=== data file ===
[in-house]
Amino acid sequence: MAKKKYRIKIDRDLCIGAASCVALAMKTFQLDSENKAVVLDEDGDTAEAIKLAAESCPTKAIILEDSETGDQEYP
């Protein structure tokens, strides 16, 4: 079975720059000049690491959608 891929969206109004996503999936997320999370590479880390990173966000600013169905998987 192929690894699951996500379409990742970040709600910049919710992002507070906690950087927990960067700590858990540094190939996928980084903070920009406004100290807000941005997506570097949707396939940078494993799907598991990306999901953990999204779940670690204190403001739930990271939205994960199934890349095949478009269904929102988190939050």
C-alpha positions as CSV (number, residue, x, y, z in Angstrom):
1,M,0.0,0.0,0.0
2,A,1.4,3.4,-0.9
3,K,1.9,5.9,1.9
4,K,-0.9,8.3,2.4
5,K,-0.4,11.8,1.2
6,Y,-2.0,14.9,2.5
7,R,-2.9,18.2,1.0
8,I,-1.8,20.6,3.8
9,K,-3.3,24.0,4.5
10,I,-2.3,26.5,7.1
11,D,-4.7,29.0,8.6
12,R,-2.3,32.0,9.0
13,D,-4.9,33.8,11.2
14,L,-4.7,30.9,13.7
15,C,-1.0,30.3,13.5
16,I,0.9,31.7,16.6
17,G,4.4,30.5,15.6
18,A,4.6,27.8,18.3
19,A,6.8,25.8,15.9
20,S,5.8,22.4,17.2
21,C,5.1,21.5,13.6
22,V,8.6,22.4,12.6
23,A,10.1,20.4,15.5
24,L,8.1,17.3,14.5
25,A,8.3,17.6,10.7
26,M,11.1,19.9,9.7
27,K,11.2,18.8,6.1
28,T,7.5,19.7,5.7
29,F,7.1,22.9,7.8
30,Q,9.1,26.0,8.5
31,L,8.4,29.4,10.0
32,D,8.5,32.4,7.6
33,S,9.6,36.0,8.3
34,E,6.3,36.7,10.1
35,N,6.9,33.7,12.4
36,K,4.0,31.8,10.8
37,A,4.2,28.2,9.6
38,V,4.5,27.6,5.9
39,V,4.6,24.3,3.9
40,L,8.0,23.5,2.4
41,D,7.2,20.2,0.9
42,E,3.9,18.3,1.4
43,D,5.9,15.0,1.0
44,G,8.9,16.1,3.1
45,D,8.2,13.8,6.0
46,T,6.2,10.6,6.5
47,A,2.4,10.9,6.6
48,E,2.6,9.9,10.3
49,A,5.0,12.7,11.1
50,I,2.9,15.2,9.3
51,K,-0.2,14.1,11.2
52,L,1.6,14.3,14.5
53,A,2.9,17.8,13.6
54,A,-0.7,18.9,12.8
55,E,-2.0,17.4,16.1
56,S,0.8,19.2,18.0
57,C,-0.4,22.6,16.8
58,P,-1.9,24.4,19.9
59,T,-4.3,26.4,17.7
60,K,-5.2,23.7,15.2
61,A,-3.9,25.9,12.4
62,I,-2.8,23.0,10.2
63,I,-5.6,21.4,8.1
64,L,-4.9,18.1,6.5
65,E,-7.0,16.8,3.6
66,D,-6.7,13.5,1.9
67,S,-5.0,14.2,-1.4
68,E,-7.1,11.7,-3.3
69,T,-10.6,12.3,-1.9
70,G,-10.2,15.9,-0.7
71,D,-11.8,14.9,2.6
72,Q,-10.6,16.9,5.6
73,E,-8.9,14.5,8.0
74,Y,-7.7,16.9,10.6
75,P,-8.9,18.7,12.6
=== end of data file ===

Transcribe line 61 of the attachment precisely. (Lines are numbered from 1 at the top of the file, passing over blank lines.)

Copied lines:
57,C,-0.4,22.6,16.8